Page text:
Category Archives: Foreign and Enemy Weapons

Handgun Ownership, German Reunification, and a Unique Wall Weapon

This pretty heat-map of pinks and blues shows legal handgun ownership in today’s (well, 2013’s) Germany. What’s interesting is that you can clearly see the inter-German border that existed during the period from 1949-1992, caused when the Soviet Occupation Zone stood up as the Soviet satellite (slave) state of the German Democratic Republic (East Germany), and the three Western Allies’ (FR, UK, US) Occupation Zones joined as the Federal Republic of Germany. In 1989 the Soviets lost control of their East German subjects and the long process of German reunification began. Here’s the map, from a feature on the lasting divisions in unified Germany in the newspaper Die Zeit.

gun_ownership_in_germany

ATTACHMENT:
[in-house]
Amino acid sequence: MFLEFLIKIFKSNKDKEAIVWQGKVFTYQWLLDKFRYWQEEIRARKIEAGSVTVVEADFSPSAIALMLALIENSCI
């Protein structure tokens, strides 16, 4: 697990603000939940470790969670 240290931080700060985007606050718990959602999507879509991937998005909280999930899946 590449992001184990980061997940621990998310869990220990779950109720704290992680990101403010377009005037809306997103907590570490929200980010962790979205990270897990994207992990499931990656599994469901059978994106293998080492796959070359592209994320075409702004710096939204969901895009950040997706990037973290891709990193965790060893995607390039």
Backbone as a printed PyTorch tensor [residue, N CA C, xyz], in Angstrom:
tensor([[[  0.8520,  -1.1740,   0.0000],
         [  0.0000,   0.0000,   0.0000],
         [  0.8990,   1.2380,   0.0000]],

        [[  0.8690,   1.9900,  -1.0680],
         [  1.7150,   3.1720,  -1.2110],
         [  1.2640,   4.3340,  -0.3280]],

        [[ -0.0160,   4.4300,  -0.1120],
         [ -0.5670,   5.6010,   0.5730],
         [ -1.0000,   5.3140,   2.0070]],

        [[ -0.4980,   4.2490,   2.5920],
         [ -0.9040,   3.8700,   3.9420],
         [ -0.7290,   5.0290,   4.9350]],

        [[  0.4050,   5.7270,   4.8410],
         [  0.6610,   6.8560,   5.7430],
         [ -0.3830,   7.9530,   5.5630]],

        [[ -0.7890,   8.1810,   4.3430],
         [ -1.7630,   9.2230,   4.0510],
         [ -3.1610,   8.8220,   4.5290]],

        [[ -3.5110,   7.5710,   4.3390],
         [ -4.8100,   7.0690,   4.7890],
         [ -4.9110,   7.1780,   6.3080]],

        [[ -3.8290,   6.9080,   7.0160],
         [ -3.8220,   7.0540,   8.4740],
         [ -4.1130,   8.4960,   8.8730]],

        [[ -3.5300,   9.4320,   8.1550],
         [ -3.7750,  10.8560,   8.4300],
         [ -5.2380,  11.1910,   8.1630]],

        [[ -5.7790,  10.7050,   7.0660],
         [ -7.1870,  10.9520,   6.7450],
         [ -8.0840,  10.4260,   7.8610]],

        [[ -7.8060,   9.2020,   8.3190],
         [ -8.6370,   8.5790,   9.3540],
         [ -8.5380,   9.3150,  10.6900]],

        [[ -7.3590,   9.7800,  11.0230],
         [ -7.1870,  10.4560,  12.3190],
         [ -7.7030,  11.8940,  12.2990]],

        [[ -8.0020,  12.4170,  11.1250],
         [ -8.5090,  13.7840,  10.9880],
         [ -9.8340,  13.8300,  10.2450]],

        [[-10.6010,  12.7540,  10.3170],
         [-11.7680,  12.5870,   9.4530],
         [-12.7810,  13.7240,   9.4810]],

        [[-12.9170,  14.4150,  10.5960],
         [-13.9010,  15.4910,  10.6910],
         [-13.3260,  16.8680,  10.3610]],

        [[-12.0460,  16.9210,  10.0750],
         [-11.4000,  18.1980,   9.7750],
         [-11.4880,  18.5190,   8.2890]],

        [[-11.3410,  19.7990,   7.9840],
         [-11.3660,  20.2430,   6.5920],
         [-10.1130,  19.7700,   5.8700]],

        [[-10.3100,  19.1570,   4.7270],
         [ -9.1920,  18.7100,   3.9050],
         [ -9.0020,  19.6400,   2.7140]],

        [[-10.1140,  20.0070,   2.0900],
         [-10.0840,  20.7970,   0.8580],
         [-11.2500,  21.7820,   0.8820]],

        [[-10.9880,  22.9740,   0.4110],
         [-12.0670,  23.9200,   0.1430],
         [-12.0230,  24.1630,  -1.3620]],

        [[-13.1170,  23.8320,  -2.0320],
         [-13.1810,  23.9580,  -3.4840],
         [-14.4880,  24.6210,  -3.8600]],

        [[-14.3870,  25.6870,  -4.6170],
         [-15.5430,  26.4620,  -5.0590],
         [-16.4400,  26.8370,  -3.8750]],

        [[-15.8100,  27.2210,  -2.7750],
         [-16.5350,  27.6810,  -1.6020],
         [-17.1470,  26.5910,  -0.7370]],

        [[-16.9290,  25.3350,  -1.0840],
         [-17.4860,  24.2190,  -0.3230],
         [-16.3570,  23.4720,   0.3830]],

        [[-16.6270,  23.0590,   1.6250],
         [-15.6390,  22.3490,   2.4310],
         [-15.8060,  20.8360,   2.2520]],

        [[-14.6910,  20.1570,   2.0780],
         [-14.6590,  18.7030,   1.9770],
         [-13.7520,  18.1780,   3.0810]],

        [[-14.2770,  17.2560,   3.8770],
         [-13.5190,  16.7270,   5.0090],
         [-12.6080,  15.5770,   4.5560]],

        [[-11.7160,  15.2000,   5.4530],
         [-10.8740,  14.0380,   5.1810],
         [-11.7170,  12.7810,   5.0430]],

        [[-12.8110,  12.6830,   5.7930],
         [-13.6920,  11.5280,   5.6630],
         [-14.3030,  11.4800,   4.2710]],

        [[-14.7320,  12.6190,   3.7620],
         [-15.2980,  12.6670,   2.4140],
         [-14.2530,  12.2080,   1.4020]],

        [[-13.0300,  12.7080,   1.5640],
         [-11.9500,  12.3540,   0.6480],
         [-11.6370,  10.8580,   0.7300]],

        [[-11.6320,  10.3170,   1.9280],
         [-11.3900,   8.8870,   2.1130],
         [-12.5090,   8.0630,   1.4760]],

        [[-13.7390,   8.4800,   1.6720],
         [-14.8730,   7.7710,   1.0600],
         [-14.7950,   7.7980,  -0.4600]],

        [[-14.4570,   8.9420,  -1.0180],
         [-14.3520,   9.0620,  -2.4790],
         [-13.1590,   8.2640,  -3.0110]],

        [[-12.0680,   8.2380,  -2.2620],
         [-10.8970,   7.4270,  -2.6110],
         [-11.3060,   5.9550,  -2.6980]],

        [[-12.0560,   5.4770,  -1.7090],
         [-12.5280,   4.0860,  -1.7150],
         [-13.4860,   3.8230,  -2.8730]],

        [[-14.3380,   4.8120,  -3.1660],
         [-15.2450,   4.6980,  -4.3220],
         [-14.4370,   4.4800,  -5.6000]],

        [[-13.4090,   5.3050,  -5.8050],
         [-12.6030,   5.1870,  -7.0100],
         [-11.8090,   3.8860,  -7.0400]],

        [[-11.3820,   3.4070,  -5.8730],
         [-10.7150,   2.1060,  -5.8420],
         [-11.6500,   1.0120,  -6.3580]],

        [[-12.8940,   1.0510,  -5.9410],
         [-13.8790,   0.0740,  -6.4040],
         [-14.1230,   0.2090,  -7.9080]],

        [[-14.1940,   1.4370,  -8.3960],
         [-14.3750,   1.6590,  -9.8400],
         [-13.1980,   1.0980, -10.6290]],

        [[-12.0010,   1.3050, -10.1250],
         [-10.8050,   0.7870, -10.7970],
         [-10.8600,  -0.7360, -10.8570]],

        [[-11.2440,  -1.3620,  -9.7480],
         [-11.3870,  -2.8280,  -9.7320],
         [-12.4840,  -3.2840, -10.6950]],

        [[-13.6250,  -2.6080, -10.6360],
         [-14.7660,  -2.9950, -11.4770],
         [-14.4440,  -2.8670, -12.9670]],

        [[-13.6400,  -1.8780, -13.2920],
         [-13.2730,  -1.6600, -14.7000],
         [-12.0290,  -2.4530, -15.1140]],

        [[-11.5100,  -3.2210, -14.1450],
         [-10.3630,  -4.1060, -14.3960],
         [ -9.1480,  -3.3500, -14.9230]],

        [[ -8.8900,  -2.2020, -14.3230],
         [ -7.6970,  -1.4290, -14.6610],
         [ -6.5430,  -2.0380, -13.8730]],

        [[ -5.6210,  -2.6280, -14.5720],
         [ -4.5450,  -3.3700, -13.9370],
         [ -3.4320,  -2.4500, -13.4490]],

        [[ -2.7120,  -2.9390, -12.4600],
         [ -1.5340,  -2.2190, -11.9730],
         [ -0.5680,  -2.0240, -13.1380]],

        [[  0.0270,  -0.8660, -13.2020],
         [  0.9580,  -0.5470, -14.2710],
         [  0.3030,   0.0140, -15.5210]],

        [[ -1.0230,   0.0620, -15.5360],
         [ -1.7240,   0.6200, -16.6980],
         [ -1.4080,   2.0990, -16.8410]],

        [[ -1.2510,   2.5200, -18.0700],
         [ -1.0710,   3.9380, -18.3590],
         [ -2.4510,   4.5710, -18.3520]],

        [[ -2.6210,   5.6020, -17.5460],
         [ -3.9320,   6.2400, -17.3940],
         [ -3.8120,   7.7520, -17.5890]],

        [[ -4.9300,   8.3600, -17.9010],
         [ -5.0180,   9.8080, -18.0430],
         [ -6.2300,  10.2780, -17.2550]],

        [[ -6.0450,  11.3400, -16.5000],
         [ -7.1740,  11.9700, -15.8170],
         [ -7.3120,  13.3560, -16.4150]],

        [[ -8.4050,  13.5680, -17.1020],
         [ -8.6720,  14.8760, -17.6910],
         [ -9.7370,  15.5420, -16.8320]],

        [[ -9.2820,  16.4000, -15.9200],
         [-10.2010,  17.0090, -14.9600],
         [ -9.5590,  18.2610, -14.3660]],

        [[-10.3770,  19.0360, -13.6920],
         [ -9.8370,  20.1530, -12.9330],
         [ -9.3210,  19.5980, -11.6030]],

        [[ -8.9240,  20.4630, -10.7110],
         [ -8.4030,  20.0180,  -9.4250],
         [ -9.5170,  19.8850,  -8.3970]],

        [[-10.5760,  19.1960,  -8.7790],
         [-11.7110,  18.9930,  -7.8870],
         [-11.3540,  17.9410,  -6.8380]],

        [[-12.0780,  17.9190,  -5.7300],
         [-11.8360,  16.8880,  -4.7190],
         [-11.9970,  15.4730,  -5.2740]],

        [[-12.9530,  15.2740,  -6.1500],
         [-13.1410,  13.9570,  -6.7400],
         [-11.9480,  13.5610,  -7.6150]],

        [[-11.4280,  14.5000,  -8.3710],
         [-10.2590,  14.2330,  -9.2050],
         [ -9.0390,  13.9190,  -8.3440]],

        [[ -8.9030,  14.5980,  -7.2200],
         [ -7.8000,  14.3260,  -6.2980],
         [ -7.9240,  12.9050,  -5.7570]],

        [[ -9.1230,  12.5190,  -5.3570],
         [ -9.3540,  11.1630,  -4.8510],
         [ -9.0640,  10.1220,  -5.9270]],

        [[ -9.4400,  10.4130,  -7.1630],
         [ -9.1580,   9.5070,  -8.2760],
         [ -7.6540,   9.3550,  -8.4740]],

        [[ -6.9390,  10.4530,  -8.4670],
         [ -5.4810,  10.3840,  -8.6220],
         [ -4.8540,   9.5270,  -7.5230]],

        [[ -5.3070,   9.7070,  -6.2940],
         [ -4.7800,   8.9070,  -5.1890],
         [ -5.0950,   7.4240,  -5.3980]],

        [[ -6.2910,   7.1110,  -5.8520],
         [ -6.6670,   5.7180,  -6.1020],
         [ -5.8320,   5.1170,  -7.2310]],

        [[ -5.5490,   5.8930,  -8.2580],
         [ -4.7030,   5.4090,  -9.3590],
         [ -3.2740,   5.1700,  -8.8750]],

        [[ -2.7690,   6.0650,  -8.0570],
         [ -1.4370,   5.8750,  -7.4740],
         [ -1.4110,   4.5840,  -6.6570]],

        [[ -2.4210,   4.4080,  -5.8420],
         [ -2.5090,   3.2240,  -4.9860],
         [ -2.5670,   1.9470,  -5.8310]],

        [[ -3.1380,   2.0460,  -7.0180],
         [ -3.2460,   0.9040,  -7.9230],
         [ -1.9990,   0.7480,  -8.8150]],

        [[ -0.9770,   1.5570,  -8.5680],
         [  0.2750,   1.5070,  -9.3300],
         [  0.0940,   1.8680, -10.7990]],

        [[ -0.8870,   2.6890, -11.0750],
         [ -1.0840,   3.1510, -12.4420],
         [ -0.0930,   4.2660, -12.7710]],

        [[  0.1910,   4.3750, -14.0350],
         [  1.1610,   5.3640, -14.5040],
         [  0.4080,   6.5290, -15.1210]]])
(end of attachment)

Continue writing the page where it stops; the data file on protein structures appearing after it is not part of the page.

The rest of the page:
In the former East Germany, even though the gun laws originally followed those of East Germany, replacing the Soviet-era complete handgun ban, the limited gun culture of West Germany has not taken root. This is not entirely surprising, as many of the more malleable youth of the eastern Bundesländer have migrated West in search of jobs and adventure, and the East is heavily populated by older residents who grew up under the Hammer-and-Dividers symbol of the East German Communist party, the SED.

One wonders what happened to the inter-German border, which as late as the 1980s was characterized by guard towers, dog runs, plowed earthen areas to expose any footprints, free-fire zones, and several types of land mines (on the inner-German border only; they were removed from the Berlin Wall by 1980).